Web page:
Wednesday, October 27, 2010


“Several sources (…) claim that Tiramisu’ was invented in Treviso at Le Beccherie restaurant” -Wikipedia-

Treviso is the city where I was born and raised. Need I say more? ;-)

Let me show you how to make one among the most traditional Italian family-style desserts, in its very original version and in a more contemporary fashion.

A simple, classic, delicious treat that will delight your family and friends in every occasion!

Wednesday November 3rd at 6pm

Sunday, October 17, 2010

Scaloppine Mon Amour

Home-style fast food. That's what scaloppine are. Thin sliced meat that cooks in no time. Flavor from a good wine, or lemon juice, or fresh herbs, or a good is the limit! 5 minutes cooking and you are done. And it does not have to be expensive veal at any cost! Chicken works. Pork does the trick. Beef too. Quick and easy. Just like we like it!

(In the pic: Scaloppine Limone e Salvia - Lemon and Sage Scaloppine)

Sunday, July 4, 2010

What's food got to do with it?

I believe we all have our moments when we feel tired, overwhelmed or simply not in the best of shapes.

Thing is: what do you do when in these situations? We, food obsessed, needless to say turn to food and I am no exception to the rule.

I don’t know, maybe it's because I am so far away from my own environment, but in times like these I need to remind myself who I really am, where I come from and what makes ME.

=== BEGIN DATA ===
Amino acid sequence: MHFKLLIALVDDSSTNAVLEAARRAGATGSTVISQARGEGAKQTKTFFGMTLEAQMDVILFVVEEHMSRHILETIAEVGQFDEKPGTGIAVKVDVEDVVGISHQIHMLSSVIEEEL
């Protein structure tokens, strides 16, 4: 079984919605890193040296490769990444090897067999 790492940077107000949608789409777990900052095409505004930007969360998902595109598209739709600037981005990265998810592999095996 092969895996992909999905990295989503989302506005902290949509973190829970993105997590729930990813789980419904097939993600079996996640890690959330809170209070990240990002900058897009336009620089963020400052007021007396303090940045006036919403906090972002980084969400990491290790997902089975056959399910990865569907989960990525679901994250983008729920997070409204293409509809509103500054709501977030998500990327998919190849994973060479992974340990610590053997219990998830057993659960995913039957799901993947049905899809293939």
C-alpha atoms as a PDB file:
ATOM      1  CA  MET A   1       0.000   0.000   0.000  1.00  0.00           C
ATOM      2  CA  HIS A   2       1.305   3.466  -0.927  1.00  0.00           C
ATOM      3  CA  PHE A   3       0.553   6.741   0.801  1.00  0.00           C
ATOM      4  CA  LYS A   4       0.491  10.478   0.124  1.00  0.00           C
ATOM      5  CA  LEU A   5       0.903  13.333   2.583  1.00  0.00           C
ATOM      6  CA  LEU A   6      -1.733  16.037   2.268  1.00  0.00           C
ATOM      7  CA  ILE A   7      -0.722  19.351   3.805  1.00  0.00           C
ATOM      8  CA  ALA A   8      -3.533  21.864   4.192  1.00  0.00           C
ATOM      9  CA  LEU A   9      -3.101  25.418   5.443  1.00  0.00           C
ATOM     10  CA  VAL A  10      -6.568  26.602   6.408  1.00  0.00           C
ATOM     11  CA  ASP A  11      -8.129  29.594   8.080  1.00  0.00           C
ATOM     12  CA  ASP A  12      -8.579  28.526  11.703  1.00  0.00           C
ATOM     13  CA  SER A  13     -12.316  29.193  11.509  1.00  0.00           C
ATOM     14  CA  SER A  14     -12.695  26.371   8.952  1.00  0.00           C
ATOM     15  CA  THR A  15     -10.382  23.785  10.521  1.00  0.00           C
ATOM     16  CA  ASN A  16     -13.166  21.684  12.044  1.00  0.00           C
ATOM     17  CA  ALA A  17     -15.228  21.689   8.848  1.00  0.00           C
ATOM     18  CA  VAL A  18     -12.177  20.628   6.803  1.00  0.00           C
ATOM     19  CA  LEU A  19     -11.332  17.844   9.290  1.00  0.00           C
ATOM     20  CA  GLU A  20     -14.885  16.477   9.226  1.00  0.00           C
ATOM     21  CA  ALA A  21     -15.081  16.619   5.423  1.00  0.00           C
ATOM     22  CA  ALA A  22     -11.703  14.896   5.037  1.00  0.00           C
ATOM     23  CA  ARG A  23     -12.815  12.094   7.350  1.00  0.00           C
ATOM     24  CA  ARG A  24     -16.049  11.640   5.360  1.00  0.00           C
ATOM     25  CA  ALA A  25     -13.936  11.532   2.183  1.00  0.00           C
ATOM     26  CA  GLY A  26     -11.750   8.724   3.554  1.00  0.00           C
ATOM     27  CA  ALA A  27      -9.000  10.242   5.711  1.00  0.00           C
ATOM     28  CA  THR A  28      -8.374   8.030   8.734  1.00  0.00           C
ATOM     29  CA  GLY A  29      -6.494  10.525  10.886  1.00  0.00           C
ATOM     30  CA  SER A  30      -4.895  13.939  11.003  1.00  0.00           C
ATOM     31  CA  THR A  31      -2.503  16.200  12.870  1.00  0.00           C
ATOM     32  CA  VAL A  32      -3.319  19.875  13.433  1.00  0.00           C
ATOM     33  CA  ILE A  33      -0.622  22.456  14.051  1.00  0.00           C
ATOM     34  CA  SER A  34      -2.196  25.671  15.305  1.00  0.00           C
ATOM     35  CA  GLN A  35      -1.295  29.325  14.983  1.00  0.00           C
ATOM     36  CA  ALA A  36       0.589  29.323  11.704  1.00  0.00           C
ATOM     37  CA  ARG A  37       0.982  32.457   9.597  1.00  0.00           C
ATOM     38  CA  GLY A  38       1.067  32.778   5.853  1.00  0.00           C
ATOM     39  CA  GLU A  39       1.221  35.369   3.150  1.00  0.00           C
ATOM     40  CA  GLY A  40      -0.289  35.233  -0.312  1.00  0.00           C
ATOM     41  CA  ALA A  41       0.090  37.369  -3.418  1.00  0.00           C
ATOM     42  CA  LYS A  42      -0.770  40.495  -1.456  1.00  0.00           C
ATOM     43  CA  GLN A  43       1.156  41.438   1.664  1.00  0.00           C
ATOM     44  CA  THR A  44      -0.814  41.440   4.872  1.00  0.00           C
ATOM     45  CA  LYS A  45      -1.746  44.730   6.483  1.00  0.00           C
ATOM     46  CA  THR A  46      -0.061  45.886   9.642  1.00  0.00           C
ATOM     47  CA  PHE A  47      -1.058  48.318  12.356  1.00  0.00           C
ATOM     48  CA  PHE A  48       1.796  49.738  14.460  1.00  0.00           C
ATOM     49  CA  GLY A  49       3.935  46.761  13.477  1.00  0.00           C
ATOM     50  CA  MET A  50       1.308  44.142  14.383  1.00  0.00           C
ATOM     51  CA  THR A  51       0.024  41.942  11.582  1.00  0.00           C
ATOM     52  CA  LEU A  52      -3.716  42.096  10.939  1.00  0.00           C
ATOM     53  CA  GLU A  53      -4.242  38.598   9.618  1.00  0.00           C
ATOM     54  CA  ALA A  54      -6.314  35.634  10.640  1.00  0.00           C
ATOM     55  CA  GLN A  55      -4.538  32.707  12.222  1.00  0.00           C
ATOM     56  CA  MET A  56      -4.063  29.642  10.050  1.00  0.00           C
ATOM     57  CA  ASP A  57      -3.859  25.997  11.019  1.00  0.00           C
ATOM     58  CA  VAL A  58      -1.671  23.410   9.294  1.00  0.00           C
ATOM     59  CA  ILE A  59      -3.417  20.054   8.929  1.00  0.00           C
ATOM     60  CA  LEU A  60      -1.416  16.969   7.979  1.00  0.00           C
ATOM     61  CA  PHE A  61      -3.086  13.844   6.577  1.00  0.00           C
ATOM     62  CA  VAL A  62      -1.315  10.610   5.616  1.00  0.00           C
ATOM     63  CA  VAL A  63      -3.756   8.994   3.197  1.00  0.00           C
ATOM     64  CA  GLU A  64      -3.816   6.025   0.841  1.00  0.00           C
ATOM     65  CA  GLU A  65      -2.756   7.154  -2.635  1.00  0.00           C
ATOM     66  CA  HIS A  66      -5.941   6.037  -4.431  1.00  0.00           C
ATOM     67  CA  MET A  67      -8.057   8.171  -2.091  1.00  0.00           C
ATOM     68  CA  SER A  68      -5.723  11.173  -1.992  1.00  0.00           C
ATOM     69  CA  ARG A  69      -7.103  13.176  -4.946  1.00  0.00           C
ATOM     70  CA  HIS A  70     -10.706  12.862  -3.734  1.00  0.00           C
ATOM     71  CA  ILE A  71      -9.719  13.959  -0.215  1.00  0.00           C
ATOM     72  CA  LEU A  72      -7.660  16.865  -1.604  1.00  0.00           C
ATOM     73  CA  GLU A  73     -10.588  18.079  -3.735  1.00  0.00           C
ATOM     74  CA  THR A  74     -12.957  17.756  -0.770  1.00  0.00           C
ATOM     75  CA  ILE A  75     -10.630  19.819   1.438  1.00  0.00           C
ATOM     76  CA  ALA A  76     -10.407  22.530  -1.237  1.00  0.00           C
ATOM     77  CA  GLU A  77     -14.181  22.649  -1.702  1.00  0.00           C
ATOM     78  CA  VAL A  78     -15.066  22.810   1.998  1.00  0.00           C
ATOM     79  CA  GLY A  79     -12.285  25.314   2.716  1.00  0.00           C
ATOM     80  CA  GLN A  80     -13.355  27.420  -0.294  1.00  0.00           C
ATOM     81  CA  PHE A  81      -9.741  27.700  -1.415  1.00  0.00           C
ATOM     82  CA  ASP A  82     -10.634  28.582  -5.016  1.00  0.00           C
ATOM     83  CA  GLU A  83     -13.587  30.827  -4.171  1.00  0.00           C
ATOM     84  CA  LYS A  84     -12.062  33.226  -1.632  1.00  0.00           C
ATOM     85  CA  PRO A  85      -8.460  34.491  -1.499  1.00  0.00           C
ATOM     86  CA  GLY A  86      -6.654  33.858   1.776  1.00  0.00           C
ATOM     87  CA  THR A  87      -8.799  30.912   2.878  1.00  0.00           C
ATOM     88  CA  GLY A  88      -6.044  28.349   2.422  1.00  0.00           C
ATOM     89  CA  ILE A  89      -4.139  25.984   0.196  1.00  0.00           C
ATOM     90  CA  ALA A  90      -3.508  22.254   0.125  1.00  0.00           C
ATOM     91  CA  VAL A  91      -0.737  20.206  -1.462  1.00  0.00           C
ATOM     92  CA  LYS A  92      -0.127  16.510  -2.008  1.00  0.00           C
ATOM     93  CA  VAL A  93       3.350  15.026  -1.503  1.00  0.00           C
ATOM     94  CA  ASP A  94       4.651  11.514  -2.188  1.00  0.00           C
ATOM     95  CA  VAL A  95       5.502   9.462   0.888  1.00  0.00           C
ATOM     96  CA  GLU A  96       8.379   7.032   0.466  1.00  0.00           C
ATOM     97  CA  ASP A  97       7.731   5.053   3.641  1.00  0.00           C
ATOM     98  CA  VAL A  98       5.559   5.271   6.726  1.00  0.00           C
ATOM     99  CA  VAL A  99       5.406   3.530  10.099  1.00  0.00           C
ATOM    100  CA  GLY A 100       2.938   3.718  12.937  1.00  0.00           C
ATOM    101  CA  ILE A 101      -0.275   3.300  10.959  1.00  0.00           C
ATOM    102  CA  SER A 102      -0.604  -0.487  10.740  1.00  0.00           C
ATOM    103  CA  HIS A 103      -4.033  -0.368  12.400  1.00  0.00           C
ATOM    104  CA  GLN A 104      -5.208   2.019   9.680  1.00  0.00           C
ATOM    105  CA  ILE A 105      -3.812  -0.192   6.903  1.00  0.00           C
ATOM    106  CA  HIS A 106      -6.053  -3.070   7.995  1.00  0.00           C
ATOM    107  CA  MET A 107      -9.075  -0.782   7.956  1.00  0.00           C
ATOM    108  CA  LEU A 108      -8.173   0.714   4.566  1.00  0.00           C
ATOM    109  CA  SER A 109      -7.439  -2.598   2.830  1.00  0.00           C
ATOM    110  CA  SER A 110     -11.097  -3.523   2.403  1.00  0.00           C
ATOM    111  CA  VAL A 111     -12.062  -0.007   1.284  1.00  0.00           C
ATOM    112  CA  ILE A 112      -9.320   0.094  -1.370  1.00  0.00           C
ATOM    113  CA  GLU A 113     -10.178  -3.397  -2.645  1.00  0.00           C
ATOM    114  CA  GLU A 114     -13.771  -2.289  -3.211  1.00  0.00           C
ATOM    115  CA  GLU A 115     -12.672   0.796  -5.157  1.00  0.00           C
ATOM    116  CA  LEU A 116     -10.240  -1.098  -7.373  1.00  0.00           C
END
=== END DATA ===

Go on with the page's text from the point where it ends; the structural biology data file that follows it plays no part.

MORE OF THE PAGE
Well, if I had to sum my identity up by the name of a dish, I would have no doubts: I am a plate of Pasta al Pomodoro. A good old plate of pasta with olive oil, fresh tomatoes, garlic, basil, salt and pepper.

Savory but very basic. No fancy ornaments beyond what’s strictly necessary. Honest. Reliable. Did I mention "Italian"? ;-)

What you see in the picture was my dinner last night. I just needed a quick reminder about my own identity because I was feeling a little lost and slightly depressed. I know food should not be the answer to things like these, but hey! It's still better than alcohol or medicines, right? :-)

Friday, May 7, 2010


I just bumped into this old pic: my friends Betta, Barbara and I making homemade Pici (traditional old-fashioned Tuscan noodles) at Betta's place, in Cortona, Tuscany, a few years ago.
Boy, these are the things that get me homesick at times...

Tuesday, May 4, 2010

Springtime Dinner, the Menu


This is what we are going to prepare together for our group class on May 6th.

If you haven’t reconfirmed your presence yet, you can still do so by replying to my email.

See you there!

Springtime Italian Dinner

· Peperoni Arrostiti con Prosciutto, Mozzarella e Olio al Basilico (Roasted Bell Peppers with Prosciutto, Fresh Mozzarella and Basil Oil)

· Zuppa di Porri e Asparagi (Leeks and Asparagus Soup)

· Pasta con Cime di Rapa e Grana Padano (Pasta with Broccolini and Grana Padano Cheese)

· Zucchine Ripiene (Stuffed Zucchini)

· Filetto di Pesce con Salsa Profumata al Rosmarino (Fish Filet with Rosemary Sauce)

Saturday, April 24, 2010


Thursday, May 6th
6:00 pm
Springtime Italian Dinner

The good weather is here and it’s time to lighten up our dinner, using more good vegetables, more fresh herbs, less of the bad fats and lighter cooking styles.